Missouri law bans teachers from befriending students online

CARDWELL, MO (KAIT) – Teachers and students in Missouri will soon have to abide by a state law banning the relationship online.

According to Missouri Senate Bill 54, students and teachers cannot have "exclusive online contact" on social networking web-sites like Facebook and Twitter. The bill, also known as the "Amy Hestir Student Protection Act", was passed and signed by Governor Jay Nixon last month. A large portion of the law is designed to protect students from sexual advances from educators.

"It defines some guidelines on what we can and can't do and it clearly states, and we'll get something from our lawyers on a policy from the Missouri Consultants for Education, we'll put that in place. Our board will accept that," said Kim Campbell, Superintendent of the Southland School District in Cardwell, Missouri.

Campbell said he believes the state law is appropriate in protecting students and teachers. In years past, the student/teacher relationship online has been a gray area when it comes to inappropriate contact. He also said the law would protect teachers from becoming too friendly with their students.

"It clearly defines what you can and cannot do. It has to be open to the public. You can't have something that's inclusive," said Campbell.

Click here to read the full text of Missouri Senate Bill 54.

Section 160.069 bans teachers in elementary, middle or high school from befriending students unless the account is accessible to the student's legal guardians and school administrators.

The Missouri State Teachers Association has told other news agencies that the legislation is difficult to determine what is appropriate and what isn't.

Campbell said he will attend a meeting with the Mickes Goldman O'Toole Law Firm Friday in Cape Girardeau to discuss the bill and recommend changes to the school's policy book. Campbell said the Southland Board of Education will likely sign off on the changes.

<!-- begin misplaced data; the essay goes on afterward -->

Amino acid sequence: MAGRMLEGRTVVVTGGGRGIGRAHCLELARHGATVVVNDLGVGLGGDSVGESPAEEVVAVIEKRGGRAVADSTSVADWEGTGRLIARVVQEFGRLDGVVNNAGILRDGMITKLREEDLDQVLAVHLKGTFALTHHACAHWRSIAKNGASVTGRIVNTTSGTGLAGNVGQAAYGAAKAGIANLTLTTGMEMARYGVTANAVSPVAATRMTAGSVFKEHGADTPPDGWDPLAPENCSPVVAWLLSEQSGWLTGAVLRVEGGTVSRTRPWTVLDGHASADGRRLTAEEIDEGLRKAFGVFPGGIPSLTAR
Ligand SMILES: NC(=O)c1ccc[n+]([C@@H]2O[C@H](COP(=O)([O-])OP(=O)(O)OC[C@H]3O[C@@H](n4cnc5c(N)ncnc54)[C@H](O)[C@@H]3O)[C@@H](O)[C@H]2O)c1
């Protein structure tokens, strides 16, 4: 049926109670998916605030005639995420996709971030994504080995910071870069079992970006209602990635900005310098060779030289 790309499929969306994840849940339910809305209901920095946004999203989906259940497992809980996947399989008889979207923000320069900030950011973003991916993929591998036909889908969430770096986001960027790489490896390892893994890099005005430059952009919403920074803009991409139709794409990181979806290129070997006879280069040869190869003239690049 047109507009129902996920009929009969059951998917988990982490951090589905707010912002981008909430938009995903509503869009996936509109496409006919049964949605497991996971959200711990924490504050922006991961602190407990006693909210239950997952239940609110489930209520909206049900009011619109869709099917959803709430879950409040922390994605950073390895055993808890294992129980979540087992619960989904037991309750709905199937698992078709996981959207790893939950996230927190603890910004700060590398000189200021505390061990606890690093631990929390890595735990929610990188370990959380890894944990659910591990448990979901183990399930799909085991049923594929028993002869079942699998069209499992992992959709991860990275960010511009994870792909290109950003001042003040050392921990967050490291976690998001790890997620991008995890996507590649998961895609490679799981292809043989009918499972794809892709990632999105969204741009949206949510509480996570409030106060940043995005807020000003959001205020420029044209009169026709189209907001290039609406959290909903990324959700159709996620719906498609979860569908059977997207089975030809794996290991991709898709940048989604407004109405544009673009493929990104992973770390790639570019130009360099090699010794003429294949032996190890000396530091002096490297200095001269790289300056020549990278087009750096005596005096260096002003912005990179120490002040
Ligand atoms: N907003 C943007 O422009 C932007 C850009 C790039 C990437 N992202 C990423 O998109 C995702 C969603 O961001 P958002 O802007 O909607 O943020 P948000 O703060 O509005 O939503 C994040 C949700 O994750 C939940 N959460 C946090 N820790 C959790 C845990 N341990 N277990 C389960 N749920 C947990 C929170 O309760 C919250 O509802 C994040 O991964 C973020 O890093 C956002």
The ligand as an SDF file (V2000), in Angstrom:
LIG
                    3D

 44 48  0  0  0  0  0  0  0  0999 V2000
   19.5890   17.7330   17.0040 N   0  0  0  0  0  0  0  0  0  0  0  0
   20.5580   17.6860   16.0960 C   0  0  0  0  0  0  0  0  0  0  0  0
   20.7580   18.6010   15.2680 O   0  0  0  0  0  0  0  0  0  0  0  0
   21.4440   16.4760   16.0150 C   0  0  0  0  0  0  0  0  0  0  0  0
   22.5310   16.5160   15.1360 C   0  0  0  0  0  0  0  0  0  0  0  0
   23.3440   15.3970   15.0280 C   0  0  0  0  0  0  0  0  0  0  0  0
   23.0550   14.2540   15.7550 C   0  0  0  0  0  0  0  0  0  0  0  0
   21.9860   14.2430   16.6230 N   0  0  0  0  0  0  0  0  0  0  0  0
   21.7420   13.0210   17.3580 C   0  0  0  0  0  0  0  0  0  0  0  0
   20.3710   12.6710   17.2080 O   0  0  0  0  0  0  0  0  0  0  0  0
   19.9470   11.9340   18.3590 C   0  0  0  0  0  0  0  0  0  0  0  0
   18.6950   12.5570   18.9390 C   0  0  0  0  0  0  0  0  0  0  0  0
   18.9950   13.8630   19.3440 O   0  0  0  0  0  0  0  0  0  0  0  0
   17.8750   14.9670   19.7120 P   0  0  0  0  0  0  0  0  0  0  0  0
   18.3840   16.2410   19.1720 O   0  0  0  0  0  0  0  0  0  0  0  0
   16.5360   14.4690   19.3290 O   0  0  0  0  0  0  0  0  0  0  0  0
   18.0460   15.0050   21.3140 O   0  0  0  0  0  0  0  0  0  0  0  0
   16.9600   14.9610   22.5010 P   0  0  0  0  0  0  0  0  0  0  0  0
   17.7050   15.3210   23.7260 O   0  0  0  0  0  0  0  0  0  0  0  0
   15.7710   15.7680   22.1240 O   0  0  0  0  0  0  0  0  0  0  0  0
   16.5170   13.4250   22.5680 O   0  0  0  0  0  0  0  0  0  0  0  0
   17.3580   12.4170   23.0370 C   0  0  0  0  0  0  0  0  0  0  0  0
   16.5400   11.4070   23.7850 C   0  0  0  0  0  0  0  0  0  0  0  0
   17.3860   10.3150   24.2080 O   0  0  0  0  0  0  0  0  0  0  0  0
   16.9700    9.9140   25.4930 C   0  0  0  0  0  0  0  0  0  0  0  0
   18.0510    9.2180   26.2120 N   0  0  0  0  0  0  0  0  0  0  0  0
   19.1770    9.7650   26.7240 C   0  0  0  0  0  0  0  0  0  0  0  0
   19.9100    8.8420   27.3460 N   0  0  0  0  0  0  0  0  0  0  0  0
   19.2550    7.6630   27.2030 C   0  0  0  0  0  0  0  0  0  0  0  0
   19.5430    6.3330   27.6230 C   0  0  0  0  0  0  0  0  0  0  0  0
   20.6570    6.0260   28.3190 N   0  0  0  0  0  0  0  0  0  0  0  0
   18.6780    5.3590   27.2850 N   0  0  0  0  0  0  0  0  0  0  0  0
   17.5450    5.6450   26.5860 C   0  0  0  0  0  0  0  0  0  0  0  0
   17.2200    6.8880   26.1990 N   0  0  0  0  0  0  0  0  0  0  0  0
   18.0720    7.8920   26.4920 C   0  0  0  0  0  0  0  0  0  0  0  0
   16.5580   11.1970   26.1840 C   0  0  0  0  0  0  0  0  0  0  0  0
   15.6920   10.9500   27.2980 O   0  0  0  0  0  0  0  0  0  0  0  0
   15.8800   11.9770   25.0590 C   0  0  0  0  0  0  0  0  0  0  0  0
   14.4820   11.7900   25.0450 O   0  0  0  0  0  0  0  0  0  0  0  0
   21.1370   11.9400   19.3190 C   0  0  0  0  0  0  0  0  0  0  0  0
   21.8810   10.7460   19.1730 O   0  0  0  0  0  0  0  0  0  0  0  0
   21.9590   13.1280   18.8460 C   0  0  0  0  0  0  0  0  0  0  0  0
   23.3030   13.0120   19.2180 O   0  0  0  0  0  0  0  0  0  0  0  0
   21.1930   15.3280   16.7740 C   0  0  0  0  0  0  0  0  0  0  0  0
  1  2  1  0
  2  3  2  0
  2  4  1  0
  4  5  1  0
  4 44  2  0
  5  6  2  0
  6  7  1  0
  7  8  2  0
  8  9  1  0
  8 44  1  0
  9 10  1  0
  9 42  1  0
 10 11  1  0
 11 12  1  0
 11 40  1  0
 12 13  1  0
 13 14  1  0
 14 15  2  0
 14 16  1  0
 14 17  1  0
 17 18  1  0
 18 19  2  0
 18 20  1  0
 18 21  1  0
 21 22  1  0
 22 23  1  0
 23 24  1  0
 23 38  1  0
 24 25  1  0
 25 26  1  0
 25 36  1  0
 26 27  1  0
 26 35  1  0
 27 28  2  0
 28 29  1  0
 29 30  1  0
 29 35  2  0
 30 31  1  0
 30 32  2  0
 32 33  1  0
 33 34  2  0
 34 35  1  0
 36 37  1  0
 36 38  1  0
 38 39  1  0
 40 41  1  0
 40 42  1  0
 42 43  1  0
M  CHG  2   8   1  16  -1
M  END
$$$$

"We haven't had anything specific come up, but last year we just directed from an administrative point of view, to stay clear of student staff relations as far as the media, you know, Facebook. Even emailing, just keep it tied to where it was from our website as far as a school website," said Campbell. "You can still take care of things as far as in a school setting, you can have parents up if you need be, but if a student just comes after class with a question, you still have that openness there as far as a homework assignment or a concern or something like that."

Other parts of the bill will require school districts to report allegations of sexual misconduct to the state within 24 hours.

Campbell said it's important for students, teachers and parents to understand the law and make the necessary changes.

"The more you know and the more you can let your teachers know, the more you can let your patrons of the district know, the better, the more informed, the more communicated, the better," said Campbell. "I think it's going to keep our employees out of possible situations and ultimately it's what is best and safe for the students."

"In a professional way of thinking and if something comes up, we'll be able to head it off and hopefully prevent possible problems with student teacher relationships," said Campbell.

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